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17 Reasons Creative People Are Wonderful Partners

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17 Reasons Creative People Are Wonderful Partners

Go ahead. It’s time to name names. Think of a creative person. Who comes to mind? Leonardo da Vinci? Your loved one? They really aren’t all that different. According to the Miriam Webster Dictionary, a synonym for creativity is inventiveness. Da Vinci is one of the greatest inventors of all time.

Another synonym is originality. If your loved one fits the dictionary definition of creative, “the ability to think of new things or create new things,” like da Vinci, it is all too probable that your loved one has been criticized, perhaps even by you. It is precisely because they are so original that they are often misunderstood.

Whether or not your loved one is a modern-day da Vinci, there may not be as many reasons to criticize them as you think. They have many attributes that make them strong partners in a relationship.

1. They are motivated.

Fastcocreate.com did a study comparing groups of creative and noncreative people. They found the creative people have more drive than the noncreative group members. They are driven to work when they find a job that suits their considerable talents. This results in earning potential so great it could result in recognition for your partner and even fame. Their dreams for themselves are so big, they will rub off on you. You can’t help but become more motivated simply by being around them.

2. They will make you more easy-going.

They may be prone to attacks of insecurity. Because they need your encouragement, you will become a more supportive person as a result of being with them.  Creative types often rant about the imperfections of their latest projects and how untalented they are. Keep calm. Know this latest tirade will soon pass. You will become calmer as a result of all this practice.

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3. They are optimists.

Because they are so creative, they are able to take a bad situation and creatively find ways to fix it. They can see potential. This ability to make the best of a bad situation makes them positive people to be around and certainly great problem solvers. According to HigherPerspectives.com, they actually let bad situations fuel their drive. Who wouldn’t want to be around a positive person? You may find the longer you are with them, you may start looking on the brighter side of life yourself.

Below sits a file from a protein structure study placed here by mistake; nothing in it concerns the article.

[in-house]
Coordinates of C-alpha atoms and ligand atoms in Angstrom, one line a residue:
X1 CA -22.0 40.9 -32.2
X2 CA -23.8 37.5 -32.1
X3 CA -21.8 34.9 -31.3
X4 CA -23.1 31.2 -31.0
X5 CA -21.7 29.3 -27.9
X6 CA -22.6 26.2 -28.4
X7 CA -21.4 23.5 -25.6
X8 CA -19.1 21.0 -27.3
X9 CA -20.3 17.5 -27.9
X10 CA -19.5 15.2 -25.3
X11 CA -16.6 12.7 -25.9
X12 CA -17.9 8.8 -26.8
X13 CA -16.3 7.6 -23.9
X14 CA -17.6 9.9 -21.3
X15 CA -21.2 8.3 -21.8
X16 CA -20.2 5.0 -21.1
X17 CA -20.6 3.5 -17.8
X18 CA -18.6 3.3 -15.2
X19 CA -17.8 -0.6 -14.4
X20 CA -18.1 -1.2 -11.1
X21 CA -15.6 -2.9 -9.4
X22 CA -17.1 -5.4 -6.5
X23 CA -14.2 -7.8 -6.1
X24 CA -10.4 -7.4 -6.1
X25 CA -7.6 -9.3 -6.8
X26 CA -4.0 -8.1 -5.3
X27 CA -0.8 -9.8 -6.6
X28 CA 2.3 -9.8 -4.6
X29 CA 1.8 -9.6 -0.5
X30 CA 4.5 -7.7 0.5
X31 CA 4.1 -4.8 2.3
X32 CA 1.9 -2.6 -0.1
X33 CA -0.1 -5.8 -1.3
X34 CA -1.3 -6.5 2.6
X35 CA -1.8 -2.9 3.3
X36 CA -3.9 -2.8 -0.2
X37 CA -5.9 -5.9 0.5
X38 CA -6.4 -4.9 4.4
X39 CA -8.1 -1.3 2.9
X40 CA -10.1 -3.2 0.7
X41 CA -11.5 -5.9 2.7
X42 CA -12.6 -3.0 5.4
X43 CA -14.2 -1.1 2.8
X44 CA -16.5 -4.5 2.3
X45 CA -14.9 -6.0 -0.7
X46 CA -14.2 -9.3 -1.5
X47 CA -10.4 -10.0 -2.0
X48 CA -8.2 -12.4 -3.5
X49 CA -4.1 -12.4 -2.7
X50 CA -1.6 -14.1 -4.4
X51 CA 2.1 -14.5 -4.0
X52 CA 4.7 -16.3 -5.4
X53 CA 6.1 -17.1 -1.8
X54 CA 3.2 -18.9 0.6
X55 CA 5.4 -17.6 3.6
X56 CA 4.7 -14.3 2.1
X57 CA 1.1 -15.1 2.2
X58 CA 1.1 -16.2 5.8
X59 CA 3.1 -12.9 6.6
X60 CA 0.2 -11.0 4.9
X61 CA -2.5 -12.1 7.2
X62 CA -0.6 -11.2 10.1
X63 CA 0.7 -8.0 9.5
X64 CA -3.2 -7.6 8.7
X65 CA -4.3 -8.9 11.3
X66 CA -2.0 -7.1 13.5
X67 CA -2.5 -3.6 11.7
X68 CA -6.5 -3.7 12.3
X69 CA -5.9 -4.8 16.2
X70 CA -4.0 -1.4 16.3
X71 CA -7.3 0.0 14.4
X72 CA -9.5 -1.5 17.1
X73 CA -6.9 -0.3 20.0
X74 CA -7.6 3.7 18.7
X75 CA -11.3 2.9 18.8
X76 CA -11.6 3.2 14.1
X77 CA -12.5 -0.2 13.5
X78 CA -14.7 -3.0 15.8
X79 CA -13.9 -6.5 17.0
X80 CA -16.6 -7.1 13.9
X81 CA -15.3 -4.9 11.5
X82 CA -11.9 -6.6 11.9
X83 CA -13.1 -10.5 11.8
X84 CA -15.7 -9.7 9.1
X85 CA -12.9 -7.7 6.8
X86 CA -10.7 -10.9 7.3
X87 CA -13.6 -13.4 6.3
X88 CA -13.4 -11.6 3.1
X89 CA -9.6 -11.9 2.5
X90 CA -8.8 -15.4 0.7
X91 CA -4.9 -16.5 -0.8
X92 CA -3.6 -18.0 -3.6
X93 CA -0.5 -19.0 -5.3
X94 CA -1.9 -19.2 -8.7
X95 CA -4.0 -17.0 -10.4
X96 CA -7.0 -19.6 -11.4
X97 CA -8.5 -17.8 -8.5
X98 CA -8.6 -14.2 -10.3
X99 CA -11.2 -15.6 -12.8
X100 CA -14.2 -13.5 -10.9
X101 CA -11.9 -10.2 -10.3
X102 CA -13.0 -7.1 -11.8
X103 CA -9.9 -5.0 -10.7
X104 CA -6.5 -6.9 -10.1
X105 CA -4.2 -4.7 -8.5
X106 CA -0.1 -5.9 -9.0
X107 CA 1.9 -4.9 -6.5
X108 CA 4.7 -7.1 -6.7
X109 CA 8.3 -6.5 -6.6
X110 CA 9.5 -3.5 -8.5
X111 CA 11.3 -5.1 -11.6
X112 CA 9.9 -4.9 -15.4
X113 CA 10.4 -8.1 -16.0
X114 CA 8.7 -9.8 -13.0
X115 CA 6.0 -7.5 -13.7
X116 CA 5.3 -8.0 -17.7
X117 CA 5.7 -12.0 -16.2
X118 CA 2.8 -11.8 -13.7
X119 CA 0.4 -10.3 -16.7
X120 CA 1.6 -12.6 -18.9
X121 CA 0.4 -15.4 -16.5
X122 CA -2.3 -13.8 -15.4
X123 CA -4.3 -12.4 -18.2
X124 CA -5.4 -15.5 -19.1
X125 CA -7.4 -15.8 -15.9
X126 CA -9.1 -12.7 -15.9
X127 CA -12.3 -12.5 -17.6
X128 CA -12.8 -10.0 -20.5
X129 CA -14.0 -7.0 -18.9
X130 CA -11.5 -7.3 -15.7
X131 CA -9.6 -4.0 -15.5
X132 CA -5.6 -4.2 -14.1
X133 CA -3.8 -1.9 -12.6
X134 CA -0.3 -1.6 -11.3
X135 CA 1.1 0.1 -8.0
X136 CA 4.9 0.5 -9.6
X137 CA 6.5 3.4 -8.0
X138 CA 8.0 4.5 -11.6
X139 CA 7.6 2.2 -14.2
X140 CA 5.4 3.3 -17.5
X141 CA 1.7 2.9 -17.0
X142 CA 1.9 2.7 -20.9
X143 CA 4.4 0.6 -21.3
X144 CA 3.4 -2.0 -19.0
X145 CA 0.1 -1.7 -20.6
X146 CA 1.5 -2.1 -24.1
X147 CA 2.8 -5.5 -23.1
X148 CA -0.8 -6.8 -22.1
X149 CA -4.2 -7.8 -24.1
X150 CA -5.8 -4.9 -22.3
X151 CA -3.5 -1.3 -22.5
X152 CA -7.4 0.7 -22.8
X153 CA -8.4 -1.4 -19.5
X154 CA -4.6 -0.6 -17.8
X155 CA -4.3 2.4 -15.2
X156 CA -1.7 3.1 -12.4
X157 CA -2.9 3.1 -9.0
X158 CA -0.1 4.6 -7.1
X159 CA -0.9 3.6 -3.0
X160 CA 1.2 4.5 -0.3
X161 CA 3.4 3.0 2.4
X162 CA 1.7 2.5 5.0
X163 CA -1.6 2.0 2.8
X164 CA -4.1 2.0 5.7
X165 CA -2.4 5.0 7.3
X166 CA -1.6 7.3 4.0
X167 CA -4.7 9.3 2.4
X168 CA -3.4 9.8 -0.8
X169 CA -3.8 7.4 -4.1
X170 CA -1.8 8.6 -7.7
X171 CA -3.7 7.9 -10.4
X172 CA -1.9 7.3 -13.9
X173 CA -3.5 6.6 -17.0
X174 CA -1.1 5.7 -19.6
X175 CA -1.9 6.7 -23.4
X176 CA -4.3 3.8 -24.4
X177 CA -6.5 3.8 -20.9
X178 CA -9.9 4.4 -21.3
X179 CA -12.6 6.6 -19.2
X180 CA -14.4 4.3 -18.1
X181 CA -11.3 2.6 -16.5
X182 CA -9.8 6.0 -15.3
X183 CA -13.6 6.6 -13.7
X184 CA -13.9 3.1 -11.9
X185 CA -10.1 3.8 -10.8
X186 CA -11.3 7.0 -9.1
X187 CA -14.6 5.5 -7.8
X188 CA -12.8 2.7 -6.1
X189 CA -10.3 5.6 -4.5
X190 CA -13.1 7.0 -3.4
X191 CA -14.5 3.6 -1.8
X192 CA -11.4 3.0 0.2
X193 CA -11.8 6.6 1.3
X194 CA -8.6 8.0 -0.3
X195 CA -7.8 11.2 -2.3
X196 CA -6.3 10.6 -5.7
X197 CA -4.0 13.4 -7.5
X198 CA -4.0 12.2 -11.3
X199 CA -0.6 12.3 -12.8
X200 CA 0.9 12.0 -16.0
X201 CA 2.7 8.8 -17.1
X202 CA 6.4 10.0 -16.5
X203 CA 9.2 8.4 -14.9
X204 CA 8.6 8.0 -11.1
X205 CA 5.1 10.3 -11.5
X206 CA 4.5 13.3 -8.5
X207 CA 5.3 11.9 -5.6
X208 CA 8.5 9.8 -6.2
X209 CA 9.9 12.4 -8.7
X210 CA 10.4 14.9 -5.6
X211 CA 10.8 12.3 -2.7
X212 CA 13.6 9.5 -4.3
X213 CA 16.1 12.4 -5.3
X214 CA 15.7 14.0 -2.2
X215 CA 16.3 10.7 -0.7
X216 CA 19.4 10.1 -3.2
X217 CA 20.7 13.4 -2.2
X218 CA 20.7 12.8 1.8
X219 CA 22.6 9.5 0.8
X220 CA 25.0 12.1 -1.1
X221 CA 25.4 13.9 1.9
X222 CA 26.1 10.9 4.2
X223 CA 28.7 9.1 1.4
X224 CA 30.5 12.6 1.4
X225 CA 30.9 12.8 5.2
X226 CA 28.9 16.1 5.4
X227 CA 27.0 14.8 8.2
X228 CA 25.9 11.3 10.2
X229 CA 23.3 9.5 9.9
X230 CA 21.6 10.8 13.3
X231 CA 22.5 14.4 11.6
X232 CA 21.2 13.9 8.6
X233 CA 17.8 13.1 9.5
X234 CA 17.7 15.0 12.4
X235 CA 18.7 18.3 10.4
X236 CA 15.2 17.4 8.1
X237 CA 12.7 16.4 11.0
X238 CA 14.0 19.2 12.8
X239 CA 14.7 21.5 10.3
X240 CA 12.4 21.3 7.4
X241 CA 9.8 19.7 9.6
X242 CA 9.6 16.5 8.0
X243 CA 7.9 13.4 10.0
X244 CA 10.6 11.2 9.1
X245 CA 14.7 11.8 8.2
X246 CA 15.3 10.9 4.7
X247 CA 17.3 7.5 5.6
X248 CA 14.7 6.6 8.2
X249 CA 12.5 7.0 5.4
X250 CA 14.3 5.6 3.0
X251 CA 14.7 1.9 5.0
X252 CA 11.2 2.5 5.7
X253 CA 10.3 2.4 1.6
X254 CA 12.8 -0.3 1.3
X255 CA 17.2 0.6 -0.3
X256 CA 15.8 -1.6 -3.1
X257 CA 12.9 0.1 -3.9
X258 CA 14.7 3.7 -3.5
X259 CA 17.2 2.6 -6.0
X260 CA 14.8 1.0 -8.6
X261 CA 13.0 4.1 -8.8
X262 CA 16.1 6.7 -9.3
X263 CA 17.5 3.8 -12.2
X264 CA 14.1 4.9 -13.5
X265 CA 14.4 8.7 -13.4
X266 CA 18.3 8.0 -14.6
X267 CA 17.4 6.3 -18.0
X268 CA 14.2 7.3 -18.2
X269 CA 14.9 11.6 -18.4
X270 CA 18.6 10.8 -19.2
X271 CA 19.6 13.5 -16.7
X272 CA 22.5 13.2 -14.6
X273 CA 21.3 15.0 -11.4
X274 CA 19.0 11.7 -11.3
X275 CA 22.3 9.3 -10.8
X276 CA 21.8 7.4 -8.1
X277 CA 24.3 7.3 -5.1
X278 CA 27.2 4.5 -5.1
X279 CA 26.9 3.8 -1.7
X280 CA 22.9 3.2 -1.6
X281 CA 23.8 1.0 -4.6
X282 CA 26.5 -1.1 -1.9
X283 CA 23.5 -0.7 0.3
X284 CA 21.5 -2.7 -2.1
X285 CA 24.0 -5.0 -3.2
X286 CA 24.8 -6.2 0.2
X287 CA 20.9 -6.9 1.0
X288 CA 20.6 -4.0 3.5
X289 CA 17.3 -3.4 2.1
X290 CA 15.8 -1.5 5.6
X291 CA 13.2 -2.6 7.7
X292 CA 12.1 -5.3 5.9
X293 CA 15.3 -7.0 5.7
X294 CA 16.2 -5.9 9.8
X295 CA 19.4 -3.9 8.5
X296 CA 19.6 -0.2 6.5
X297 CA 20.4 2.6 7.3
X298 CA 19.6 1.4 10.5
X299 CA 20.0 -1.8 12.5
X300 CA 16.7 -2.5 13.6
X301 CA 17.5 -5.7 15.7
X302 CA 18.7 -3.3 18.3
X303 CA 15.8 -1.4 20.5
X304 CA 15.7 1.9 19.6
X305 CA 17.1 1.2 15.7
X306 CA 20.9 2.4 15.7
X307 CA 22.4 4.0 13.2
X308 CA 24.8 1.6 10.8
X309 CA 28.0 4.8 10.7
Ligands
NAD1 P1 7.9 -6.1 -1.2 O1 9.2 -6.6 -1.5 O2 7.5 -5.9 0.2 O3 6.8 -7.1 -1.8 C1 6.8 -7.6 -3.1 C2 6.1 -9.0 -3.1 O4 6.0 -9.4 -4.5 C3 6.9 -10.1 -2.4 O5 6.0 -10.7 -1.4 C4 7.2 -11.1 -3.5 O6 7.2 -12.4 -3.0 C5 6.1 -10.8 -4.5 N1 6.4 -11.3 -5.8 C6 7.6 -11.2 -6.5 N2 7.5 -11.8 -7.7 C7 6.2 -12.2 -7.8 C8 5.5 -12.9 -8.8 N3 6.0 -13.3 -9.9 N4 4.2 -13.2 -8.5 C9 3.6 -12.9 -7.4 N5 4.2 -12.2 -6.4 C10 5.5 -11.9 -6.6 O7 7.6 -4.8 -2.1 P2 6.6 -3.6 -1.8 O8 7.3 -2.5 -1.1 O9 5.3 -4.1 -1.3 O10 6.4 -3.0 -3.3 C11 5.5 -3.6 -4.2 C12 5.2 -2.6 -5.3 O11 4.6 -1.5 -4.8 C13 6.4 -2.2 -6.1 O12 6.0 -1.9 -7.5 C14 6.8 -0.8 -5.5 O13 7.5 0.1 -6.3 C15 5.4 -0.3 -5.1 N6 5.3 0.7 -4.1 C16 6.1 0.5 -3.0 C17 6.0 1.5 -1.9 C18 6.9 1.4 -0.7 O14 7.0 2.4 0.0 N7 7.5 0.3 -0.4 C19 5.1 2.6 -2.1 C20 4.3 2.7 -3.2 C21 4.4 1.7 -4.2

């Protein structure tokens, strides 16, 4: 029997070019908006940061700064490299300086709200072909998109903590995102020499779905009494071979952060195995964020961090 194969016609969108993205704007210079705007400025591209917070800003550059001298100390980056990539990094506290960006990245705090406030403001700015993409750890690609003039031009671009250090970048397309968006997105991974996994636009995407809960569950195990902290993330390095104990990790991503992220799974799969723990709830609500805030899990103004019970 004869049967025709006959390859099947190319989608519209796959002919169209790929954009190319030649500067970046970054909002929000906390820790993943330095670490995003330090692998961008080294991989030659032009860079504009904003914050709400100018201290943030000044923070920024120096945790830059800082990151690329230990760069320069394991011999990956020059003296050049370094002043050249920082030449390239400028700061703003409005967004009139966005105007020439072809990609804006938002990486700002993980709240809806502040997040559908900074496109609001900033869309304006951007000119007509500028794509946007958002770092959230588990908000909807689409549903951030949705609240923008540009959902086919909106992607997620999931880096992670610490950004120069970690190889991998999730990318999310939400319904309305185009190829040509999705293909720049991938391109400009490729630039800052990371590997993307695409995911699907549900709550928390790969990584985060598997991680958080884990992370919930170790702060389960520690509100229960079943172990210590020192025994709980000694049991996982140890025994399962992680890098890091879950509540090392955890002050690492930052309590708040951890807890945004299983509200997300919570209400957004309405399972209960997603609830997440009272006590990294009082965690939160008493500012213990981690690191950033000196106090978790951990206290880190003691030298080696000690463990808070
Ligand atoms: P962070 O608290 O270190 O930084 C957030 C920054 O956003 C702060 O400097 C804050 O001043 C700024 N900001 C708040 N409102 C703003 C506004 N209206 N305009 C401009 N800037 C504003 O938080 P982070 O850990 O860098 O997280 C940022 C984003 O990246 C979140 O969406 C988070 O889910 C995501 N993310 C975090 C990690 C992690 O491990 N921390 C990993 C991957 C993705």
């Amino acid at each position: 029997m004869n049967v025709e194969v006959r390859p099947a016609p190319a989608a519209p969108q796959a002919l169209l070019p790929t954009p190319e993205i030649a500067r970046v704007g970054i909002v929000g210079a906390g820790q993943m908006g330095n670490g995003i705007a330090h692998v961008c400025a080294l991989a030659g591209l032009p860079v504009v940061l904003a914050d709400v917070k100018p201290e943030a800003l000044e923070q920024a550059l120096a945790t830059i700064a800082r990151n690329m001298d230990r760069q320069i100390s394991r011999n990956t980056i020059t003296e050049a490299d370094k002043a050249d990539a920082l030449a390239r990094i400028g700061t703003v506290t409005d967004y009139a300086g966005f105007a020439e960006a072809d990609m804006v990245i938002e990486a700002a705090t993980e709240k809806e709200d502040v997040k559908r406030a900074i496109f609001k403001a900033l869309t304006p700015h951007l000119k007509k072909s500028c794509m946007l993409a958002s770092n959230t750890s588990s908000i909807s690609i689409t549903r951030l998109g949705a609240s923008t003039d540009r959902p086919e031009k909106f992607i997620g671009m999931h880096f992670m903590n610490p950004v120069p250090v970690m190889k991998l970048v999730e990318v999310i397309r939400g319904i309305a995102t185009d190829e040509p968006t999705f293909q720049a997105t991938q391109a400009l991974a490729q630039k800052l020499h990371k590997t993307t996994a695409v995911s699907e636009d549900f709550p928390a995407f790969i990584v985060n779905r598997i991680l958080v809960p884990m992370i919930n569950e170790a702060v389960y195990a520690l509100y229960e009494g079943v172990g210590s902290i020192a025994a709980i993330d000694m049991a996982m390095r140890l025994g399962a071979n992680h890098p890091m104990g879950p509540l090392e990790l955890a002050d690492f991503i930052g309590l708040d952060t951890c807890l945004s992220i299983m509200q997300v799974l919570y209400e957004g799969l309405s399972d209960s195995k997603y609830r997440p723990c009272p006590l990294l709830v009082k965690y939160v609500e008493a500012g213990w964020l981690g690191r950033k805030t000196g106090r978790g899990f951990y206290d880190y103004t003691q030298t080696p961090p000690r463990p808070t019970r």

4. They are flexible.

This entails mind-changing. Creative people are often inspired to try new things. You shouldn’t just go with it, you should appreciate it. If they think of a better idea than the plans you were putting in motion for the two of you, be grateful! This works both ways. Your partner will be open-minded to your ideas if you come up with a better plan the original one you had made as well.

5. They are not clingy.

Creative types are independent. They will never cling to you but will still love you just as much. Independence does not equal indifference. You can consider yourself lucky that you don’t have a partner who’s needy or clingy. However, if that independence deteriorates into a battle of wills, give them some space. Their stubbornness will diffuse.

6. They don’t stagnate.

They keep things dynamic in your relationship. Their curiosity makes them want to explore, and they will bring you on their travels. You will avoid that marital rut that troubles so many people with longevity. You will never be that “old” married couple.

7. They feel deeply, and they express these romantic feelings.

Creativity is about expressing oneself in unique ways. Expressing themselves comes second-nature to them. So be prepared for big romantic gestures like a night on the town or a spur of the moment get-a-way. Enjoy being loved deeply.

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8. They will share their ideas with you.

Being able to express themselves doesn’t just relate to romance. They will collaborate with you on ideas and plans. You will get “buy in” so many partners lack which is important in a successful relationship.

9. They are sensitive to your feelings.

According to one writer, “Their sensitivity is the source of their brilliance.” You will never be able to accuse a creative person of being ice cold because they are quite the opposite.  Their sensitivity enables them to recall details other might ignore. You won’t have to tell them about your day more than once.  Even if their constantly active minds make them seem distracted, they will hear you and remember what you shared. You will feel important in your relationship with them as a result.

10. They are fun to be around.